Online virtualization


The graphs presented at 3DExperience World 2022 demonstrated that running applications on the cloud requires a higher clock speed than running the same applications on a local machine. This is because cloud computing utilizes remote servers accessed over the internet, which can introduce latency and cause processing delays. Therefore, it is essential to consider the clock speed of the server when deciding whether to run an application on the cloud or on a local machine. If you plan to run SOLIDWORKS online, you should take note of this.


Graph showing different clockspeed of CPU and how it affects completion time when running SOLIDWORKS on Azure
3DExperience World 2022 Webinar

SOLIDWORKS Inbuilt Benchmarking System

Are you curious to discover the true performance capabilities of your PC? Look no further than SOLIDWORKS' in-built benchmarking tool! This tool can help you test the limits of your computer's processing power and identify any areas requiring upgrades or improvements.


The benchmarking process is quick and easy, and the results will provide valuable insights into your PC's performance. To learn how to use the benchmarking tool effectively, check out the video below. Once you've completed the benchmark, don't hesitate to share your results with our community on the forum. We'd love to hear how your PC stacks up against the competition!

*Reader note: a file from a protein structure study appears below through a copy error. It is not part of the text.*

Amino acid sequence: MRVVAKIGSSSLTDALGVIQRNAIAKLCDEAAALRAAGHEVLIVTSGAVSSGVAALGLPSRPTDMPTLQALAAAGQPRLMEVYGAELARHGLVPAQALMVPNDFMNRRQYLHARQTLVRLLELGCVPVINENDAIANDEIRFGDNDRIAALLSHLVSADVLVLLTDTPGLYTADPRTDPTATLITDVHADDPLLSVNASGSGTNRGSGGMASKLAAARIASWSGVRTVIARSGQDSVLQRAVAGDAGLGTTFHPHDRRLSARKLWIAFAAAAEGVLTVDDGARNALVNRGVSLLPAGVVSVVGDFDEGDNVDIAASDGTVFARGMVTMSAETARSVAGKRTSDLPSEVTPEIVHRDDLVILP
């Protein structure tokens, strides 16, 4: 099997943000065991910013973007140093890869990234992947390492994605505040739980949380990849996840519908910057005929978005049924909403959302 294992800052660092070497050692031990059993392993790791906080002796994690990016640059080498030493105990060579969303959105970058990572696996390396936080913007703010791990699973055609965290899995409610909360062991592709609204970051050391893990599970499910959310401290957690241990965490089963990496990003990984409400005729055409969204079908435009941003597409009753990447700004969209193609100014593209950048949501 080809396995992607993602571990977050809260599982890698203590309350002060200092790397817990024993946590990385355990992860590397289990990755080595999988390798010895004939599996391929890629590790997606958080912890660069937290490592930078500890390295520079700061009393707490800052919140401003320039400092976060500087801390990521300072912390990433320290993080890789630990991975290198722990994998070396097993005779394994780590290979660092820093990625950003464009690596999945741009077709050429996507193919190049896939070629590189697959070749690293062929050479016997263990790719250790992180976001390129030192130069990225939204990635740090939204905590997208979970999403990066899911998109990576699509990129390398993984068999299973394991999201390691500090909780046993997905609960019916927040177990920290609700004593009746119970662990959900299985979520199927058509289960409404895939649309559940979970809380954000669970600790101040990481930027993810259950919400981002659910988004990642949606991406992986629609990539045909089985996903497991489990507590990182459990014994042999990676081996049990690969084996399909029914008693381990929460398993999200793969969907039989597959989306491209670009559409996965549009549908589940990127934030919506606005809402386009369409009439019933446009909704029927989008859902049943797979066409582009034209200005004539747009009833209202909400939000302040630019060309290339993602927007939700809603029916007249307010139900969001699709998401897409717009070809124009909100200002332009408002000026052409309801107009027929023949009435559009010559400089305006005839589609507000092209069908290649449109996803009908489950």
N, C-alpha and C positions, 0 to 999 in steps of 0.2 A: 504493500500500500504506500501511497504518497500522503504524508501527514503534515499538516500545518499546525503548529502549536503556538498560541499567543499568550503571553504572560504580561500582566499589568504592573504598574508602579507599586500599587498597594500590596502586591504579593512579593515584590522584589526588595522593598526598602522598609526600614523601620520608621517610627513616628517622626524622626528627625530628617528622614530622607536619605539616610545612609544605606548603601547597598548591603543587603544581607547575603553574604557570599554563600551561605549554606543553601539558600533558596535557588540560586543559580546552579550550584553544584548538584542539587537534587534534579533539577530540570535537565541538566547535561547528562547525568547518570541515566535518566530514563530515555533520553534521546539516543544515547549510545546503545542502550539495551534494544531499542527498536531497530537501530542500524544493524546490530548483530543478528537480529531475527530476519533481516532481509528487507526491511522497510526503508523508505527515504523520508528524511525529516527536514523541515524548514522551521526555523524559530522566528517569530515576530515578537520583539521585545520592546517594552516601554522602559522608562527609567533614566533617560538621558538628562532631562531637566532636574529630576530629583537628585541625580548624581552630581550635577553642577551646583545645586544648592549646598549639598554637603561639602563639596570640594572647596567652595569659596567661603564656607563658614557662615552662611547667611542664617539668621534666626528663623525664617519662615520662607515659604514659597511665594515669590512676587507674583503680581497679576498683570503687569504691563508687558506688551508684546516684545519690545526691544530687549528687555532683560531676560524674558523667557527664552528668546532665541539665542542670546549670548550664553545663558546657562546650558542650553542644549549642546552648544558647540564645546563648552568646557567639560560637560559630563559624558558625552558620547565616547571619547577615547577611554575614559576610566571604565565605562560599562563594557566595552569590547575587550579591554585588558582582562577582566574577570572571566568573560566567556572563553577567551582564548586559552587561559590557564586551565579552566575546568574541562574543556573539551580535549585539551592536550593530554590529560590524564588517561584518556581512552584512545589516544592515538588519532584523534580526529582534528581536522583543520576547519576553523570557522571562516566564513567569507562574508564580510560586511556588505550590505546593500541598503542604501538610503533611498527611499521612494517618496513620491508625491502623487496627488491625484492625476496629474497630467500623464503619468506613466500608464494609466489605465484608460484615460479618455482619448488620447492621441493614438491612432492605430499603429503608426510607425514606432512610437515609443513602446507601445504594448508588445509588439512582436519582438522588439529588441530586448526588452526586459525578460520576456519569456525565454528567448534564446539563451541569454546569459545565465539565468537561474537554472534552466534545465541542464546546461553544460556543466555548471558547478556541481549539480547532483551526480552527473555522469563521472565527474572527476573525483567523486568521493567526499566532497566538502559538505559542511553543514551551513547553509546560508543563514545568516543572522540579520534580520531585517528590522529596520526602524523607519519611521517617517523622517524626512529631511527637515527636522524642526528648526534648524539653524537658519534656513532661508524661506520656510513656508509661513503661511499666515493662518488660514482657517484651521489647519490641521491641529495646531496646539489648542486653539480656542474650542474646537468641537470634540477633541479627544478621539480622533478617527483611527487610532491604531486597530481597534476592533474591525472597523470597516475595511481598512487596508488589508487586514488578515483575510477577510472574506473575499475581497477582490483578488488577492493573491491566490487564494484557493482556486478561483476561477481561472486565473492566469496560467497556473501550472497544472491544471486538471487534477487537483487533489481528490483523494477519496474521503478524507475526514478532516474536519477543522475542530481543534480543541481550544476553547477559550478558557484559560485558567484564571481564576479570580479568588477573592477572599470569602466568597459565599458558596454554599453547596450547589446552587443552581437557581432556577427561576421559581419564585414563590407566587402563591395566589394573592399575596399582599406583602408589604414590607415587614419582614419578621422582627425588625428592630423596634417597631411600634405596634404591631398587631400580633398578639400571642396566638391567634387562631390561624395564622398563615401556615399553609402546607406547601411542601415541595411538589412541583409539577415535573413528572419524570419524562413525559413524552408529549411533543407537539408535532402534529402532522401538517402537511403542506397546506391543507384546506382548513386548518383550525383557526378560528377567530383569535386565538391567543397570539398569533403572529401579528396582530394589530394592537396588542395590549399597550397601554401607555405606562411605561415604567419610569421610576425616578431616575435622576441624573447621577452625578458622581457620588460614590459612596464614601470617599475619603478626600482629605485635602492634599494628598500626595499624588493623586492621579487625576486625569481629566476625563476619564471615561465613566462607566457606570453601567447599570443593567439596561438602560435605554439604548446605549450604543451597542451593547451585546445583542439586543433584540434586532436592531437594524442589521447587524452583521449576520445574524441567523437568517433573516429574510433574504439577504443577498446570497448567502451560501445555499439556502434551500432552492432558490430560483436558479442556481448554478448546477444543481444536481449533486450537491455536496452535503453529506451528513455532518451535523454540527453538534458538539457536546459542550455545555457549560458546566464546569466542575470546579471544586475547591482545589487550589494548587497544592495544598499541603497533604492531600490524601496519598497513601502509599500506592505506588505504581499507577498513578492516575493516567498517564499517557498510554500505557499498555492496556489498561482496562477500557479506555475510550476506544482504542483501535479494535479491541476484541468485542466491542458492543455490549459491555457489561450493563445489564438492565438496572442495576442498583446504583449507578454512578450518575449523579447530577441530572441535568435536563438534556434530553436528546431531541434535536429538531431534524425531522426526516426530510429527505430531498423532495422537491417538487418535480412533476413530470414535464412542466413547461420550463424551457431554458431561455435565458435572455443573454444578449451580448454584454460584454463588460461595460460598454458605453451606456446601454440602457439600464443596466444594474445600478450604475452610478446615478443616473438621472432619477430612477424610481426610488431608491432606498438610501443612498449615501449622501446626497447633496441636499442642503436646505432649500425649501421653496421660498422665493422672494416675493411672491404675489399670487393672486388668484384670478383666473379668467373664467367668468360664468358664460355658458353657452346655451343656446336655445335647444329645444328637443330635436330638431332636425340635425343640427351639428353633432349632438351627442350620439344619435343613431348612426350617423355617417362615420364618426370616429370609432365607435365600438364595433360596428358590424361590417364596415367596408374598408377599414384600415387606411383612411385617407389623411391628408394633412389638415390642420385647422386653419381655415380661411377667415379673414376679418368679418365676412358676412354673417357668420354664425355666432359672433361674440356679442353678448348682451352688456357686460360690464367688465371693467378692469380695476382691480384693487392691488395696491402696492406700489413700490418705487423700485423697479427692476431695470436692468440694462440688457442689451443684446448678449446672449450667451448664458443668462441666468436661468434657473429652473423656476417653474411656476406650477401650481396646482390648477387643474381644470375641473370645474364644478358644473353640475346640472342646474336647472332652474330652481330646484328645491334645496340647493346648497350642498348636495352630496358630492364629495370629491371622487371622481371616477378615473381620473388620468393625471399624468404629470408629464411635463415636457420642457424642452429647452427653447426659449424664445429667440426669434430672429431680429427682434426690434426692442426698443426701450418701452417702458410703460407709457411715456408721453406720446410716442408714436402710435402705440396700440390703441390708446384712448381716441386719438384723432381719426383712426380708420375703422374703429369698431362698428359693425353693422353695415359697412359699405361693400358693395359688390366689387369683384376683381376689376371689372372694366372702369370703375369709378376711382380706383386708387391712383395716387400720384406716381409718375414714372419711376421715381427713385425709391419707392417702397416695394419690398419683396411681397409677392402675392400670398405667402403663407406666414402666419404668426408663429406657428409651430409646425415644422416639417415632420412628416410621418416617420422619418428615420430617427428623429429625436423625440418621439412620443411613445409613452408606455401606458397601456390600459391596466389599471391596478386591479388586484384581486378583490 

So, what is the best processor (CPU) for SOLIDWORKS?


Based on all the evidence we have seen so far, if you're interested in using SOLIDWORKS for CAD purposes only, a quad-core processor should be sufficient. However, we recommend using a hexacore processor if you intend to multitask. A good choice would be the i5-14500HX for mobile processors or the i5-14600K processor. Both CPUs can be overclocked to improve performance as well. On the other hand, if you plan to use SOLIDWORKS for simulation, you'll need an 8-core or 10-core processor such as the i7-10870H or better. For those who want to render, the sky's the limit, and even the i9 processors or Threadrippers are worth considering.



References:


  1. Puget Systems (2017). Intel Core i7-7700K & i5-7600K Performance in SOLIDWORKS 2017. Retrieved from https://www.pugetsystems.com/labs/articles/SOLIDWORKS-2017-Intel-Core-i7-7700K-i5-7600K-Performance-881/

  2. Puget Systems (2020). SOLIDWORKS 2020 SP1 CPU Performance. Retrieved from https://www.pugetsystems.com/labs/articles/solidworks-2020-sp1-cpu-performance-1681/

  3. Boxx Technologies, Inc. (n.d.). Maximizing SOLIDWORKS Performance. Retrieved from https://www.boxx.com/Files/Files/WhitePapers/CATI_White_Paper.pdf

  4. Computer Applications Technology, Inc. (CATI). (n.d.). A SolidWorks Certified Mobile Workstation Without a Discrete GPU. Retrieved from https://www.cati.com/blog/a-solidworks-certified-mobile-workstation-without-a-discrete-gpu/

  1. Boxx Technologies, Inc. (n.d.). CATI White Paper. Retrieved from https://www.boxx.com/Files/Files/WhitePapers/CATI_White_Paper.pdf